A look back at the First State’s role in the Civil War as the landmark Ken Burns documentary series returns to the airwaves.
Delaware mirrored the nation during the Civil War. The state was somewhat divided in its loyalties with the northern part of the state closely connected with the Union and the southern portion more aligned with the Confederacy. Northern Delaware was home to industrial giants like DuPont, while southern Delaware’s economy was dominated by agriculture.
There are strong symbols representing Delaware’s divided status during the Civil War. As the last stop on the Underground Railroad, Wilmington was the gateway to freedom for slaves trying to escape. “Delaware is one of four slave states to have remained in the Union,” said University of Delaware history professor Jonathan Russ. Even though Delaware kept slavery legal, its history as an escape route for slaves is is remembered in the city at sites like Tubman-Garrett Park, named in honor of Harriet Tubman and Wilmington’s Underground Railroad stationmaster Thomas Garrett.
Further south, the Confederate side is remembered. Just outside of Georgetown in Sussex County there’s a monument dedicated to those willing to fight for the south. The monument has been there since 2007. “When the war began they were actually forming militias in the southern part of the state to serve the south,” said Jeff Plumer of the Confederate Grays Camp 468. “Everyone likes to say Delaware is a Yankee state, and northern state,” Plumer said. “Delaware was one of the 15 southern states.”
There were more than 2,000 Delawareans who had a connection to the Confederacy. “They were motivated by being self-governed. In other words they probably believed in states’ rights,” Plumer said.
“Delaware [was] a slave state,” said Willis Phelps, who portrays African American soldiers during the Civil War at Fort Delaware. “They called it a border state which is a nice name for a slave state.” The fort is another enduring symbol of the war in the First State. Originally built to defend Wilmington and Philadelphia, it became a prison camp to hold southern soldiers captured by the Union. “Ft. Delaware is unique in civil war prison in that we held not only officers, but regular enlisted men, ordinary civilians and federal convicts,” said Ft. Delaware’s Laura Lee.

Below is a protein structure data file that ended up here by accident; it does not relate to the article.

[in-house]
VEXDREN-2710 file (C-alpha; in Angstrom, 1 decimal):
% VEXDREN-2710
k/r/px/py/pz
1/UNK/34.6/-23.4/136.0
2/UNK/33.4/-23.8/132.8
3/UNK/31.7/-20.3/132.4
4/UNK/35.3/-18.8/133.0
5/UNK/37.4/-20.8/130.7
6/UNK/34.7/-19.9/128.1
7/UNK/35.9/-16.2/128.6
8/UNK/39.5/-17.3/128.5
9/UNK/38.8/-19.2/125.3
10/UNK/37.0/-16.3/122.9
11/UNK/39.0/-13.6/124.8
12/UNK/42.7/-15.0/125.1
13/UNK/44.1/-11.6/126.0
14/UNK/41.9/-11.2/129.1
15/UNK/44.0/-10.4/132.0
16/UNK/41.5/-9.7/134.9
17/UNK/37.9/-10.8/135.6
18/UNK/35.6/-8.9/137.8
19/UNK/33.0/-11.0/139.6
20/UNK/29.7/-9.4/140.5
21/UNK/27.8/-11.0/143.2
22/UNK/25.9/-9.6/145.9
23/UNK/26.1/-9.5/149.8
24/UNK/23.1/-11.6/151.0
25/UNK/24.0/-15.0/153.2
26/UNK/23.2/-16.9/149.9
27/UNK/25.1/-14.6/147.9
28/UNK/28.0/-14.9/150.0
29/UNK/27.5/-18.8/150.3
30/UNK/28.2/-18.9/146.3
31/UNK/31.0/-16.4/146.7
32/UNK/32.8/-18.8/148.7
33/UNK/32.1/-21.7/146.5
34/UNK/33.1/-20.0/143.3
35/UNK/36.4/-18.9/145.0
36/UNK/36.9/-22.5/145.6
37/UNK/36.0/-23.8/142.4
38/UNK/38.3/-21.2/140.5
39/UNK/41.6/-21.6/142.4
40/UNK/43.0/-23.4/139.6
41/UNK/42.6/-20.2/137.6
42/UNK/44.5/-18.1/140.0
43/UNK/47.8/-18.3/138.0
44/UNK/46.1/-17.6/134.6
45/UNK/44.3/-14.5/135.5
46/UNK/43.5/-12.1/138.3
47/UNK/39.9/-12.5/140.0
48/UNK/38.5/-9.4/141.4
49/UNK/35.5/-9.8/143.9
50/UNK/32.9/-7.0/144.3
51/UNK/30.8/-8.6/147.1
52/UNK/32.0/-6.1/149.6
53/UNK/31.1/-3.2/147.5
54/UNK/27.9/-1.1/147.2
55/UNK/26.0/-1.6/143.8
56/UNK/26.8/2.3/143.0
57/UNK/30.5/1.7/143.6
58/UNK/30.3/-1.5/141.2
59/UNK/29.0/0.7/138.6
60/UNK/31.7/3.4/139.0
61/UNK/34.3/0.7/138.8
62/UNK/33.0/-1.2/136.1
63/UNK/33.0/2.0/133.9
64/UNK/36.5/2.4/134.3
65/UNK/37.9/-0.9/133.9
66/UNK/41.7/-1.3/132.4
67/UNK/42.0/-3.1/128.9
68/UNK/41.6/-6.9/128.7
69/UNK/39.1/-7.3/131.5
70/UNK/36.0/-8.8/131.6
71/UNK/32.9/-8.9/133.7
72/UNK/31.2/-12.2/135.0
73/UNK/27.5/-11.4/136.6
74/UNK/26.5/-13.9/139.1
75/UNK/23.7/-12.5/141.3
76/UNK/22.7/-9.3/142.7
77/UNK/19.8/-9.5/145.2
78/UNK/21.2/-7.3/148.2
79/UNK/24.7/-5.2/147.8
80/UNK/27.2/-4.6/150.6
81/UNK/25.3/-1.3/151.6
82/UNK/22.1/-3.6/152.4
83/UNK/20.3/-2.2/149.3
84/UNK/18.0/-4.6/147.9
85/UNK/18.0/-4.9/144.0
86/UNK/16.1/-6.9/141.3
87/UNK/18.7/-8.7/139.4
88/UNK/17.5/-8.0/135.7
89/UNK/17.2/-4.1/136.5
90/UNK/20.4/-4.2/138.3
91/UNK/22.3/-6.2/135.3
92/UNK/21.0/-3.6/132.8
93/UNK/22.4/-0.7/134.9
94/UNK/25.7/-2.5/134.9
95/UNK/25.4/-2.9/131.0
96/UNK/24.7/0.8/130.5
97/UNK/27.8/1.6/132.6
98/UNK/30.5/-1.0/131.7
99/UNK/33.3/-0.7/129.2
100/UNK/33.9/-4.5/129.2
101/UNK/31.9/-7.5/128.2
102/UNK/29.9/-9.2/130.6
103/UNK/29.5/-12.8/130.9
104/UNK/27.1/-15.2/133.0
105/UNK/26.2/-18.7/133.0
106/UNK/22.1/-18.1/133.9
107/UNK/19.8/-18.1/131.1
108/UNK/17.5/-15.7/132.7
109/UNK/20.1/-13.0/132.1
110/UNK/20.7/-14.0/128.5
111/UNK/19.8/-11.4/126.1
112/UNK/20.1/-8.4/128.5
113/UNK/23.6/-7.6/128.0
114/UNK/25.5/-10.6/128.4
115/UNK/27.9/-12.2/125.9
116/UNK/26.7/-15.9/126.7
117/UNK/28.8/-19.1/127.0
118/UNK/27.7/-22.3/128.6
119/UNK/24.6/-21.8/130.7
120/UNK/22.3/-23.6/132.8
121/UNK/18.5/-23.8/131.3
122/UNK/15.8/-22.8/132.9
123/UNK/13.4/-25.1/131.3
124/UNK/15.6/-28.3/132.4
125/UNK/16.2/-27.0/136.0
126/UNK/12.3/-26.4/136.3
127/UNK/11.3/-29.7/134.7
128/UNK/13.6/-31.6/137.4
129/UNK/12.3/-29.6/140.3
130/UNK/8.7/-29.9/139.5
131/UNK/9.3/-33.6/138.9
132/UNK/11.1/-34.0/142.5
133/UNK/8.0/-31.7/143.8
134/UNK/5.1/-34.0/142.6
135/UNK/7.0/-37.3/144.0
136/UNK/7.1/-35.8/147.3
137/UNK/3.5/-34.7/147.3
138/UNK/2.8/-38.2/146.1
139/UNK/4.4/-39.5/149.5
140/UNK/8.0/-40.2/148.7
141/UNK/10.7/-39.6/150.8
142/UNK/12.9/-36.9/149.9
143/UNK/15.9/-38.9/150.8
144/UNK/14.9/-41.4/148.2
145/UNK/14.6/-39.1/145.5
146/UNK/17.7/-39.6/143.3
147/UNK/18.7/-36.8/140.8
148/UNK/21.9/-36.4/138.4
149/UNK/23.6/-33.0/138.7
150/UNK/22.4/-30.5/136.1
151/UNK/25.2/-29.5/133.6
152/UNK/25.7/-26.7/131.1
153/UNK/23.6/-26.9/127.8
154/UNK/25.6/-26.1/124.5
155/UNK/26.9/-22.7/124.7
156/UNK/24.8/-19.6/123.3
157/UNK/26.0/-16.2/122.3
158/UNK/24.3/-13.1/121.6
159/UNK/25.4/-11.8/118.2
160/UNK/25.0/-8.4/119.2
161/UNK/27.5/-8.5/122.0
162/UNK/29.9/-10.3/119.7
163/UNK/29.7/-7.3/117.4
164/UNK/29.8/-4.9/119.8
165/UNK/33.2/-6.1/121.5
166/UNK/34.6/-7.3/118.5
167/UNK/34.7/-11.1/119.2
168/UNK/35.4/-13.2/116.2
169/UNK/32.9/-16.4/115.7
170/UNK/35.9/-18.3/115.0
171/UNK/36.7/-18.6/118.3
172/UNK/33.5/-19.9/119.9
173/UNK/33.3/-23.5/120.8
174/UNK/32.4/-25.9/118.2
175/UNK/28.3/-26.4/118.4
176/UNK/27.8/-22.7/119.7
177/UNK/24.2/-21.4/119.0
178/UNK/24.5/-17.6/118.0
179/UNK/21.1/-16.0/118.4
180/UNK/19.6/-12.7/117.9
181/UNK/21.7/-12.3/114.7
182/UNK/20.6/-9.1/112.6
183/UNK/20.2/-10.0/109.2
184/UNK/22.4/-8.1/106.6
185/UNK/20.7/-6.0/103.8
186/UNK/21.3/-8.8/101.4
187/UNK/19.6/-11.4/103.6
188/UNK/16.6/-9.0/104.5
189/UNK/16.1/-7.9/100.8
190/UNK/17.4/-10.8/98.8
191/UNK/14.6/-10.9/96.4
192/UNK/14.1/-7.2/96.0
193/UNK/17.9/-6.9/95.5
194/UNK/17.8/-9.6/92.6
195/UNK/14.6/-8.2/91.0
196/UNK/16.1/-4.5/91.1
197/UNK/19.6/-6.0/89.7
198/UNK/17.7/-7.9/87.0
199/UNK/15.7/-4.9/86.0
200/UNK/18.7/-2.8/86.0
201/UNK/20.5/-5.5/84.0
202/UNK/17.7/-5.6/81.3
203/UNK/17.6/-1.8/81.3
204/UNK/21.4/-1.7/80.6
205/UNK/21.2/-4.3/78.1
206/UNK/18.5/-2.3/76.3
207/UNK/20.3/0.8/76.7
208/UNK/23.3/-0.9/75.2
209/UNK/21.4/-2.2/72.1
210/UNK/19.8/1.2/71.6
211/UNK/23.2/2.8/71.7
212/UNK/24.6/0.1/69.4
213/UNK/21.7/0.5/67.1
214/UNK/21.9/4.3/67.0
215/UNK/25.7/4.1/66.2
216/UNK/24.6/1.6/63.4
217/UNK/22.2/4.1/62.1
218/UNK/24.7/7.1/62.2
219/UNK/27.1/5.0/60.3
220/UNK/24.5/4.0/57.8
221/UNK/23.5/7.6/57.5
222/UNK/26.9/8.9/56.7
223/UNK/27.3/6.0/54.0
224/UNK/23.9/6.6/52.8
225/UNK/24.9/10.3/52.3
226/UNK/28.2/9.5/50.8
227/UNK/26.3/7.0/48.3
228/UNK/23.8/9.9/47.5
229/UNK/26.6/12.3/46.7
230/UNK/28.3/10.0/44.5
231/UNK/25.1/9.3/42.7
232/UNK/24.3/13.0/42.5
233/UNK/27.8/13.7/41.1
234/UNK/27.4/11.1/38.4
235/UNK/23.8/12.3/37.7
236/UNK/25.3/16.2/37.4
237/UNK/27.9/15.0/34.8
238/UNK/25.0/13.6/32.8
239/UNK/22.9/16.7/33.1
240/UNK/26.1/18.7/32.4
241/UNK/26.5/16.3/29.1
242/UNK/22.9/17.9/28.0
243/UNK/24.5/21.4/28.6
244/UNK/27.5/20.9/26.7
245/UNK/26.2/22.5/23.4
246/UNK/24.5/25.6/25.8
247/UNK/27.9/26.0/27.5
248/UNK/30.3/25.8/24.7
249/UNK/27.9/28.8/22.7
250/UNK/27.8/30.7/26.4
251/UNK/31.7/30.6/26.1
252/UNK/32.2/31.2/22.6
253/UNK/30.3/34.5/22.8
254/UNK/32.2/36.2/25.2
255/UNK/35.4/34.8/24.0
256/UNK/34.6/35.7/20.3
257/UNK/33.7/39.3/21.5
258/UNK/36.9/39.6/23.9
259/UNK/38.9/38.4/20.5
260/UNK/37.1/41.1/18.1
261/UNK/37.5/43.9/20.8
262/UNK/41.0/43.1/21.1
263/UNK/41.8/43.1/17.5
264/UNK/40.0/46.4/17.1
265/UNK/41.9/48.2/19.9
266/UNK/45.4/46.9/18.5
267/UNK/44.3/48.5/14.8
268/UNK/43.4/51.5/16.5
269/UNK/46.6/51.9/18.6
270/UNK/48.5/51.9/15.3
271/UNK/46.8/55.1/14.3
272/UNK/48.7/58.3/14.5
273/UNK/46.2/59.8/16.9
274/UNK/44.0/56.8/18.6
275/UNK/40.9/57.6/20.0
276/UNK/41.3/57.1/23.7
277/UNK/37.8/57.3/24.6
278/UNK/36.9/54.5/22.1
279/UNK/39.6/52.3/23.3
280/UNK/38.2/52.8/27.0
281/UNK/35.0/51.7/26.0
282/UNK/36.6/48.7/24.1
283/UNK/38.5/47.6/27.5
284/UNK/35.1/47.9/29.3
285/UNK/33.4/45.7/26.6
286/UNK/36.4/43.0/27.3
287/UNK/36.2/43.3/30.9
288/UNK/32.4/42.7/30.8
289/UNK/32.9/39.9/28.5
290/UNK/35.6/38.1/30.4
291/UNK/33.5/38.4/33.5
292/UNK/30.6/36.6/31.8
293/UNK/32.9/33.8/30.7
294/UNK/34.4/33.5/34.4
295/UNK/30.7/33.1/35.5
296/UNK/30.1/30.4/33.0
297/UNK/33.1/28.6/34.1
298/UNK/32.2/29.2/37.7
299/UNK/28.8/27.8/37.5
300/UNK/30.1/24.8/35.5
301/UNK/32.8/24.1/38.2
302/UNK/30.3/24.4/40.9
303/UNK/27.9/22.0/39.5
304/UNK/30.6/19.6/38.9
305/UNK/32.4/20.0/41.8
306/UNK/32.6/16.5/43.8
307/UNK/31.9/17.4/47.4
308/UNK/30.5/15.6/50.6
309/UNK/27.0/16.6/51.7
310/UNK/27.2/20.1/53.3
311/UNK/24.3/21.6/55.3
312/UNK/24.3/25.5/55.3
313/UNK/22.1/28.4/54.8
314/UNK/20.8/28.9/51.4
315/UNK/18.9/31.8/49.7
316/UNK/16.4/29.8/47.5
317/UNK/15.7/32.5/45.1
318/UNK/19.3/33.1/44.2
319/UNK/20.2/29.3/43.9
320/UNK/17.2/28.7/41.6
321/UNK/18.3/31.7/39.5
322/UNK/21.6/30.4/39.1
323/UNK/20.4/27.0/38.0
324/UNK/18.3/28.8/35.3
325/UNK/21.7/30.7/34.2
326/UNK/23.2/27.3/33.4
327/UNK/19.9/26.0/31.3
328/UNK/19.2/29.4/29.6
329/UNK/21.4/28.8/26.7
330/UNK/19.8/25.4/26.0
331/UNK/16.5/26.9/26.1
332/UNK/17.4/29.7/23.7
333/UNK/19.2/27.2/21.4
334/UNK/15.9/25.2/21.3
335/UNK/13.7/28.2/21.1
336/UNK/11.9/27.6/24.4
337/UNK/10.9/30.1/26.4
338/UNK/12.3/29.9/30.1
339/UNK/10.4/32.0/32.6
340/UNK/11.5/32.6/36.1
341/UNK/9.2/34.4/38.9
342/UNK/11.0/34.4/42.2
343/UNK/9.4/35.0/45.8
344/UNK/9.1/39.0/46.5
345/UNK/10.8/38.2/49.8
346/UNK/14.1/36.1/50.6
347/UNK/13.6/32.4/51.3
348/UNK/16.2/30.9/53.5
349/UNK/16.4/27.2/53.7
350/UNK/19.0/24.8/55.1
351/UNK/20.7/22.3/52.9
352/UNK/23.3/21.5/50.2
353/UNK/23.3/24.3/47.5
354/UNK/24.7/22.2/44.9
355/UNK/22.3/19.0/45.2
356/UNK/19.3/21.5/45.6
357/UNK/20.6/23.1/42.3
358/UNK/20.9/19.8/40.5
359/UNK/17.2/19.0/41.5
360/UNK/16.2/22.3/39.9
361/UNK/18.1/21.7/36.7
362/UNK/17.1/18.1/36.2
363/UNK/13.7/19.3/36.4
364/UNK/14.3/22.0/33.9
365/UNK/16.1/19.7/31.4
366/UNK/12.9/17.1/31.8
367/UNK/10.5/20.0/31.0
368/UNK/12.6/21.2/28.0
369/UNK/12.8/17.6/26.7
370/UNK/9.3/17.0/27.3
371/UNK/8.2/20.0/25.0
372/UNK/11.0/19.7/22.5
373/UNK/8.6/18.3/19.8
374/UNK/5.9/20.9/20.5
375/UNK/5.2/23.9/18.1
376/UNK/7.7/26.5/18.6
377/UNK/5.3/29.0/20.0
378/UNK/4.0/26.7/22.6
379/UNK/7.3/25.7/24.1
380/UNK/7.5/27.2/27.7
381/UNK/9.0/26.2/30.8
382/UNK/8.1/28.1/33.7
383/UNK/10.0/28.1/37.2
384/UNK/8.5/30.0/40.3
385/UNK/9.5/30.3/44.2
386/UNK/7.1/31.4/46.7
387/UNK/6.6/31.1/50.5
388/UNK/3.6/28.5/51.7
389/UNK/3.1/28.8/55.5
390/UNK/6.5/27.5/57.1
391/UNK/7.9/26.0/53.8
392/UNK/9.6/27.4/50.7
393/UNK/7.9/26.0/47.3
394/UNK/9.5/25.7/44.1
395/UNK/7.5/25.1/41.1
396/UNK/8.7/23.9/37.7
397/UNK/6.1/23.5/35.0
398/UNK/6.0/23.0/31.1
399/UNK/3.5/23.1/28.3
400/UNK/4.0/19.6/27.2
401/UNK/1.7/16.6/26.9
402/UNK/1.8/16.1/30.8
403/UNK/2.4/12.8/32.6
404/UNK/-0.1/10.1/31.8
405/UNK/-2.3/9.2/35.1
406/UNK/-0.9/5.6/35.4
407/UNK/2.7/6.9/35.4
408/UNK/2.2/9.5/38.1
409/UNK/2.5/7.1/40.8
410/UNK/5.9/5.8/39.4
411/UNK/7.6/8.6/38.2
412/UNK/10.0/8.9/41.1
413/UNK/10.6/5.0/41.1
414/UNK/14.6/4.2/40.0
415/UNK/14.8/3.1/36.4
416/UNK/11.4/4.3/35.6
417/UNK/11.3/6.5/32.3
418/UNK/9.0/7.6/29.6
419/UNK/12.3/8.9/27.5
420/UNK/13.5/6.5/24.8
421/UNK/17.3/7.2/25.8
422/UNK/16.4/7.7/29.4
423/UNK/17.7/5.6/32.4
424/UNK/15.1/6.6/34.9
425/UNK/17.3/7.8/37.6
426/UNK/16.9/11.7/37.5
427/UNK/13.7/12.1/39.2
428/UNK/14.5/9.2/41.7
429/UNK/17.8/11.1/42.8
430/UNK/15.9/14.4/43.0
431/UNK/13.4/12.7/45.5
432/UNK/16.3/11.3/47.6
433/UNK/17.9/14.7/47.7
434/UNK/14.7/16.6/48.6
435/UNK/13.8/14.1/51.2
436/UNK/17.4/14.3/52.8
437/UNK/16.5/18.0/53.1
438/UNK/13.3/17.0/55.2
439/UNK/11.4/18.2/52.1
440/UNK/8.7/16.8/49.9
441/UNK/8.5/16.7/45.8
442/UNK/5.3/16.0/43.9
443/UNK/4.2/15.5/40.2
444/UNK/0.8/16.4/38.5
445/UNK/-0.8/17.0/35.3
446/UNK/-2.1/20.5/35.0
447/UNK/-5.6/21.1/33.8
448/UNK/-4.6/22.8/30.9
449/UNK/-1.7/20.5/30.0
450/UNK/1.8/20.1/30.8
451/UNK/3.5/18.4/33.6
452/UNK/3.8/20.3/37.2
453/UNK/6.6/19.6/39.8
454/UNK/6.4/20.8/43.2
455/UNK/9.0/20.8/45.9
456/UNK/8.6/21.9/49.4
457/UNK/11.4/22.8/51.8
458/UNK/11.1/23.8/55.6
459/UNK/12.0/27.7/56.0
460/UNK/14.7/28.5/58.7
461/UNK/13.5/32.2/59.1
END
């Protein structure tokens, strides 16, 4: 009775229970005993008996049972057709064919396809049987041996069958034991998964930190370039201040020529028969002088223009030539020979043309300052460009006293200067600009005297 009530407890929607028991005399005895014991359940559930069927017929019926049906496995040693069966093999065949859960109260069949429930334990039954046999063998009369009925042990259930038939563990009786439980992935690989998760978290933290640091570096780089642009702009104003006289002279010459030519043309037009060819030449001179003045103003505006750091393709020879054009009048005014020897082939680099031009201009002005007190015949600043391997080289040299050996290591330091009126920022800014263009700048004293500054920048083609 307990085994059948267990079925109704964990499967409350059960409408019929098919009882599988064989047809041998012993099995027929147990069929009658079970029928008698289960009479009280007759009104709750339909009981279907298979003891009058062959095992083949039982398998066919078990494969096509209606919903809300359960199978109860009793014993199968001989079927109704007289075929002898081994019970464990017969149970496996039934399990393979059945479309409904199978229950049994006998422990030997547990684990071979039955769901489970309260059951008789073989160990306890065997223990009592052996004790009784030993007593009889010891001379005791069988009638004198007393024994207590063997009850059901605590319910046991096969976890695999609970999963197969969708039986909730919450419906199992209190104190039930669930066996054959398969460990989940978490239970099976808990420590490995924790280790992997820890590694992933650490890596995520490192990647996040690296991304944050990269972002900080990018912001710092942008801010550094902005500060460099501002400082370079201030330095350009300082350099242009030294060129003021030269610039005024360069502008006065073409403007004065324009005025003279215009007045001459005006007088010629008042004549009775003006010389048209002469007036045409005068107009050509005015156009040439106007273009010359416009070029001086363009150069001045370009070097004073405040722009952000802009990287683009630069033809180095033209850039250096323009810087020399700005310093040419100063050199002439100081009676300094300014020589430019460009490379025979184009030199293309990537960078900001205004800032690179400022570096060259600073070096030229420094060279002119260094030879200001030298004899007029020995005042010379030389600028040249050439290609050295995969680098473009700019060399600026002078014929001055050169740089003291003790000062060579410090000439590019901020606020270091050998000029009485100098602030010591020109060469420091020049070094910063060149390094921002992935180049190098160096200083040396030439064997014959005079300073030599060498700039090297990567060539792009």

Fort Delaware is open to visitors and gives a glimpse of what life was like there in the 1860’s. It’s population was over 11,000 after the Battle of Gettysburg. “You can imagine ships pulling up thousands of prisoners per day with it overwhelming the staff here.”
Thousands of those prisoners died. “Prison conditions were extraordinarily difficult,” Lee said. Those deaths were “due to disease and due to unsanitary living conditions.”
There was no place to bury them on the island that held the fort, so the bodies were moved just across the Delaware River from the fort to New Jersey. Now, the Confederate dead have their own section of a federal veterans cemetery at Finn Point located at Fort Mott State Park in New Jersey.
Nineteen of the Confederate prisoners captured at Gettysburg and taken to Fort Delaware were African American. Willis Phelps portrays those soldiers as a historical reenactor. “Our goal is to show the diversity of the war,” Phelps said. “They were skilled men, highly skilled men who made useful things.”
Phelps is also working to tell the story of Polktown, an area next to Delaware City near where Fort Delaware is located. It was home to free blacks during the Civil War era. “A place like Polktown was a sanctuary,” Phelps said. He’s working with University of Delaware researchers to explore a Polktown cemetery to learn more about who lived there.
On Monday, the Ken Burns Civil War documentary series will air on WHYY TV from 9 to 11 p.m. The rest will air from Tuesday, September 8 through Friday, September 11 from 9 to 11:30 p.m.